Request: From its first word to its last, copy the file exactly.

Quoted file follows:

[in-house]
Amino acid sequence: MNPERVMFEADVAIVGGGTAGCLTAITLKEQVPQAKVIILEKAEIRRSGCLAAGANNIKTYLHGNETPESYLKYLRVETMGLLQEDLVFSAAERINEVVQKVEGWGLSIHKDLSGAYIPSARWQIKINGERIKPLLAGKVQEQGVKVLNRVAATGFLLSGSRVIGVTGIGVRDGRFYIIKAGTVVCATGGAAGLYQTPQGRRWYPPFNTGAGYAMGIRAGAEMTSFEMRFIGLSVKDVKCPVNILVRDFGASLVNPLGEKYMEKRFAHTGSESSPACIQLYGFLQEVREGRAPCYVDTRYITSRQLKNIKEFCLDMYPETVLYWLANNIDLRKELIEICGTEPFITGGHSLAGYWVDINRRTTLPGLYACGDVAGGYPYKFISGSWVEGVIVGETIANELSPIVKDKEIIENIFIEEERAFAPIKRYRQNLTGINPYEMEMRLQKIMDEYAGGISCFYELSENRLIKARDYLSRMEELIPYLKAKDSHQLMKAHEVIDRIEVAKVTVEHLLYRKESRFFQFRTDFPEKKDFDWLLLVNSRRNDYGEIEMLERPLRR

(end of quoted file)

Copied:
[in-house]
Amino acid sequence: MNPERVMFEADVAIVGGGTAGCLTAITLKEQVPQAKVIILEKAEIRRSGCLAAGANNIKTYLHGNETPESYLKYLRVETMGLLQEDLVFSAAERINEVVQKVEGWGLSIHKDLSGAYIPSARWQIKINGERIKPLLAGKVQEQGVKVLNRVAATGFLLSGSRVIGVTGIGVRDGRFYIIKAGTVVCATGGAAGLYQTPQGRRWYPPFNTGAGYAMGIRAGAEMTSFEMRFIGLSVKDVKCPVNILVRDFGASLVNPLGEKYMEKRFAHTGSESSPACIQLYGFLQEVREGRAPCYVDTRYITSRQLKNIKEFCLDMYPETVLYWLANNIDLRKELIEICGTEPFITGGHSLAGYWVDINRRTTLPGLYACGDVAGGYPYKFISGSWVEGVIVGETIANELSPIVKDKEIIENIFIEEERAFAPIKRYRQNLTGINPYEMEMRLQKIMDEYAGGISCFYELSENRLIKARDYLSRMEELIPYLKAKDSHQLMKAHEVIDRIEVAKVTVEHLLYRKESRFFQFRTDFPEKKDFDWLLLVNSRRNDYGEIEMLERPLRR